Sandoval had another backer throughout the offseason: Detroit Tigers slugger Miguel Cabrera.

"It was him and Miggy the whole time," Ferrer said. "It was great for Pablo, giving him a little extra motivation."

Cabrera has given switch-hitting Sandoval a few tips on improving his right-handed swing, which has produced only a .198 average in 338 at-bats since the start of the 2014 season. And it was Cabrera who introduced Sandoval to Echevarria. In addition to boxers, Echevarria trains football players and lists New England Patriots defensive lineman Chris Long among his first clients.

The idea, according to Echevarria, wasn't to turn Sandoval into a fighter but rather to provide an up-tempo cardiovascular workout. Moving around the ring for three-minute rounds can help with conditioning and footwork. Echevarria also noted that delivering a power punch and throwing a baseball require a similar set of muscles and movements.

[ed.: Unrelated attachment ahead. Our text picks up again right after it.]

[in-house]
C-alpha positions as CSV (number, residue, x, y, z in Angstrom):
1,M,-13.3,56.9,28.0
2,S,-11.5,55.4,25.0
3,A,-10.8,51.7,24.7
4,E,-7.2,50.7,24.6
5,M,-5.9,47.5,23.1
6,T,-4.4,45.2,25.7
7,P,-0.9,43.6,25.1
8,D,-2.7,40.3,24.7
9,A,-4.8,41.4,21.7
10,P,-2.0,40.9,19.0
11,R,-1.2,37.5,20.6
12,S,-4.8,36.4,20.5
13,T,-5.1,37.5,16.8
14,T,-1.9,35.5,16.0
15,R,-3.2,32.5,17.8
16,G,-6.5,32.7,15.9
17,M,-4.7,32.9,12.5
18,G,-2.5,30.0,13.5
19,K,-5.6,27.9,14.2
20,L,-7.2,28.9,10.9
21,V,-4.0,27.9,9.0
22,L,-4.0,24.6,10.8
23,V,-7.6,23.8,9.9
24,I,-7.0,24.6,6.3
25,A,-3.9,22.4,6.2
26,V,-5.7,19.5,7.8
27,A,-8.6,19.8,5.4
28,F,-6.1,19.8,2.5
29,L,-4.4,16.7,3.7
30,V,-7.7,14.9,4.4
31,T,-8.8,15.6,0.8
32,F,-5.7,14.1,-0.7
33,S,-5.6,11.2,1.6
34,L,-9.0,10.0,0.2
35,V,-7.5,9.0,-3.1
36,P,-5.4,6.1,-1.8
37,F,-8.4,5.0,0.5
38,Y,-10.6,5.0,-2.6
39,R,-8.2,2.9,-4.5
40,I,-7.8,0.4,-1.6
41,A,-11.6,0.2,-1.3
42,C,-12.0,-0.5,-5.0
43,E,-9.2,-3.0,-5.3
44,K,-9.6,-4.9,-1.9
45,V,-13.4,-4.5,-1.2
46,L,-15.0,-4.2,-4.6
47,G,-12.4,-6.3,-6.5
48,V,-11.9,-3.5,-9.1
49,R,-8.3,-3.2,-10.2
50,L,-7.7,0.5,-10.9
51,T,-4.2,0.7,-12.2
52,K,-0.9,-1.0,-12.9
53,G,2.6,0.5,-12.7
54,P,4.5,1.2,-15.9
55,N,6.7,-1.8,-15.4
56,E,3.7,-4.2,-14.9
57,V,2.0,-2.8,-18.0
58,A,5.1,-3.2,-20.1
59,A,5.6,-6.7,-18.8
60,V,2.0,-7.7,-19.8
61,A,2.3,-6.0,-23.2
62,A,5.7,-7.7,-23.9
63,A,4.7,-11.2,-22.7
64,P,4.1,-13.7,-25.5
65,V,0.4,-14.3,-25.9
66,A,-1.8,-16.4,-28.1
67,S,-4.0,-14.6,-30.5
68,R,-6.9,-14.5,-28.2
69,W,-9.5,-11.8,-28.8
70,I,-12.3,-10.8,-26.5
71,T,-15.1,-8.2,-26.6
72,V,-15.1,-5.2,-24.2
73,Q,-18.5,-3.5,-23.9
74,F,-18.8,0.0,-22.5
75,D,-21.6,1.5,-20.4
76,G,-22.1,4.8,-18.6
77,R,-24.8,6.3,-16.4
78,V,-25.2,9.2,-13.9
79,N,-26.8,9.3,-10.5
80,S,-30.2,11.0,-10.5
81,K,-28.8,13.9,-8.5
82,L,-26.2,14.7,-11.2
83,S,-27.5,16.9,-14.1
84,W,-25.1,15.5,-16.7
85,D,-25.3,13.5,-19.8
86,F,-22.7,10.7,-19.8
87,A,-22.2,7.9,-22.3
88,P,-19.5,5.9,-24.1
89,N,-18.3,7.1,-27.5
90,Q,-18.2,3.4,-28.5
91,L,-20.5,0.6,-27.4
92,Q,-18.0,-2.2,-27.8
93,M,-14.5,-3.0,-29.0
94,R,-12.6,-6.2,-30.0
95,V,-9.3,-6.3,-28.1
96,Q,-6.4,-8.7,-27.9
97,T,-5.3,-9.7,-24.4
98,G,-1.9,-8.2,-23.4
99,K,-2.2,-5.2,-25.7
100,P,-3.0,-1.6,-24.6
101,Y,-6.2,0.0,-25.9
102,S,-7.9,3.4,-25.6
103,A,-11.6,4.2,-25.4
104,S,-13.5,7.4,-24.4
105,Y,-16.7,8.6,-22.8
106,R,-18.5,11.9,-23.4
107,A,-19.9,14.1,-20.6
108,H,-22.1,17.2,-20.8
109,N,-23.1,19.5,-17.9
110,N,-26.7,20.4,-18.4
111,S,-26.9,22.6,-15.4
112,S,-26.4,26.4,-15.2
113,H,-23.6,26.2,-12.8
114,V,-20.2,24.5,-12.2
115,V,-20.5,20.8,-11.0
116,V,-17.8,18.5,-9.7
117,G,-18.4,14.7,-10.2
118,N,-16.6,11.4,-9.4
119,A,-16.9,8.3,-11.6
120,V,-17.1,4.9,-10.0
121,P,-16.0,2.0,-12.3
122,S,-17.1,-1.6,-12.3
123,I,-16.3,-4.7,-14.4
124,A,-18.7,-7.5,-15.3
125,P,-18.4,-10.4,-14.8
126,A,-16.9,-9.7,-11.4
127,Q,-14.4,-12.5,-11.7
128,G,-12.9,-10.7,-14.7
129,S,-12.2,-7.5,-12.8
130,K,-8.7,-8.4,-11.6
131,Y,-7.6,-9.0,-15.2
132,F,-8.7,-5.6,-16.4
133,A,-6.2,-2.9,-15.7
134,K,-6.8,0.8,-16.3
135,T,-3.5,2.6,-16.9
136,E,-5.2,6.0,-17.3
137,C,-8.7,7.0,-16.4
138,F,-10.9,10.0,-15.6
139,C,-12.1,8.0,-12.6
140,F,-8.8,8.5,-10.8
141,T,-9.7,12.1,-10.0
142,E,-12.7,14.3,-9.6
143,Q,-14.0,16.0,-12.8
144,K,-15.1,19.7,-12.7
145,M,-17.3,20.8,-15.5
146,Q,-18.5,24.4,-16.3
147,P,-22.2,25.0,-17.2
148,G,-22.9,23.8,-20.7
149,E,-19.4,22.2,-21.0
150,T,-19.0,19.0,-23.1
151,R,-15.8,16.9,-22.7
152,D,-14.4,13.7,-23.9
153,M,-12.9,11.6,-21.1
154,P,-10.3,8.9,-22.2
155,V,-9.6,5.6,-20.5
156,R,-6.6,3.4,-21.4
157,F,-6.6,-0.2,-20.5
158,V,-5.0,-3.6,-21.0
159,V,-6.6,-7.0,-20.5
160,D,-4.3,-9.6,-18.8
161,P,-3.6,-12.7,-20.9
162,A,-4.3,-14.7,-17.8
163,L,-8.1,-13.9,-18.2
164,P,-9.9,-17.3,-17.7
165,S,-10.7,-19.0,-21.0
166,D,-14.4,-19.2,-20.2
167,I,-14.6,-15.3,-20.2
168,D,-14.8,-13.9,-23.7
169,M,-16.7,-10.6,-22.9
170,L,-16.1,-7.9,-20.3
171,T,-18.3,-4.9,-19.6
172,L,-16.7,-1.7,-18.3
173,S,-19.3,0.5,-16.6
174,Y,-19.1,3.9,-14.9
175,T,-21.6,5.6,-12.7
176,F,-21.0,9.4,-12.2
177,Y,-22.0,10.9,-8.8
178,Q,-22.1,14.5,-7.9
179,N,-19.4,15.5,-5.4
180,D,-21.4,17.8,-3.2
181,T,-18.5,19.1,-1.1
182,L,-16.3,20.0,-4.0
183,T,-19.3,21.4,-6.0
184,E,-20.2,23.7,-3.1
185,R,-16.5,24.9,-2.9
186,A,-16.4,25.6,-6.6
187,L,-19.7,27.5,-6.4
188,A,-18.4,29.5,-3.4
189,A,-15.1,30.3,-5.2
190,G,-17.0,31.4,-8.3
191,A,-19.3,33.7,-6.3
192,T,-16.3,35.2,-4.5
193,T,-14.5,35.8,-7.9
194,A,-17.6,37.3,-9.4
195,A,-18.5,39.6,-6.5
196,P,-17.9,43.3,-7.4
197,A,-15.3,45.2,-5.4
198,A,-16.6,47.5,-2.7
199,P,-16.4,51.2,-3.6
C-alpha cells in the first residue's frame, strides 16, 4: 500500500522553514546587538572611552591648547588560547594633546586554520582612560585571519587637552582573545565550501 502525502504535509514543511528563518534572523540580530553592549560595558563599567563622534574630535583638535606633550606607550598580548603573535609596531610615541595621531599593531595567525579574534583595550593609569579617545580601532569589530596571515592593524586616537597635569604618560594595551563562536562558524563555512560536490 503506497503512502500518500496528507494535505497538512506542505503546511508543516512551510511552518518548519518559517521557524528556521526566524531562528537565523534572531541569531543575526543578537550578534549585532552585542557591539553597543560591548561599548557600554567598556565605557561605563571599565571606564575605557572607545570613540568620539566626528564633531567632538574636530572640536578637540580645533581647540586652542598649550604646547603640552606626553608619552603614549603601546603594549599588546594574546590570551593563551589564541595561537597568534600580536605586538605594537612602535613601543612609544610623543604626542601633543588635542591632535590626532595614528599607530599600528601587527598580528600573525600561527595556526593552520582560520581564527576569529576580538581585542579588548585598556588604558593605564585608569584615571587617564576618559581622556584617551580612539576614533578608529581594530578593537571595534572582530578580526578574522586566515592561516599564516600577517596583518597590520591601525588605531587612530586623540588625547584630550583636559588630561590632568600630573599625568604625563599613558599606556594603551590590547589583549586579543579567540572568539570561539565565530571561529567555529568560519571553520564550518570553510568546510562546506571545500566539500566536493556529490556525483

And if the Red Sox get into any bench-clearing dustups, well, beware of the Panda.

"I made a joke with him about that," Echevarria said. "I said, 'I hope no one throws at you this year.'

"What I'm trying to do is just kind of add to what you're already doing to make you a little better, your conditioning and whatnot. It's just another thing that Pablo was able to do. If you looked at him before, if you didn't know who he was, you wouldn't think he's an athlete. But if you see him now, you know he's an athlete."

Now comes the hard part: keeping off the weight.

Ferrer sent Sandoval to spring training with a workout program that he can continue to use, with Momose's help, throughout the season. And although Yulimar won't be there to cook for Sandoval on the road, he might seek the help of a personal chef.

"He's just making a lot of changes in his life," Romero said. "The way he looks, he feels great looking in the mirror at himself. Any time you look in the mirror and say, 'Oh my god, I'm there, I'm where I want to be,' that's a good feeling."

Now it's up to Sandoval to make Red Sox fans feel better about him, too.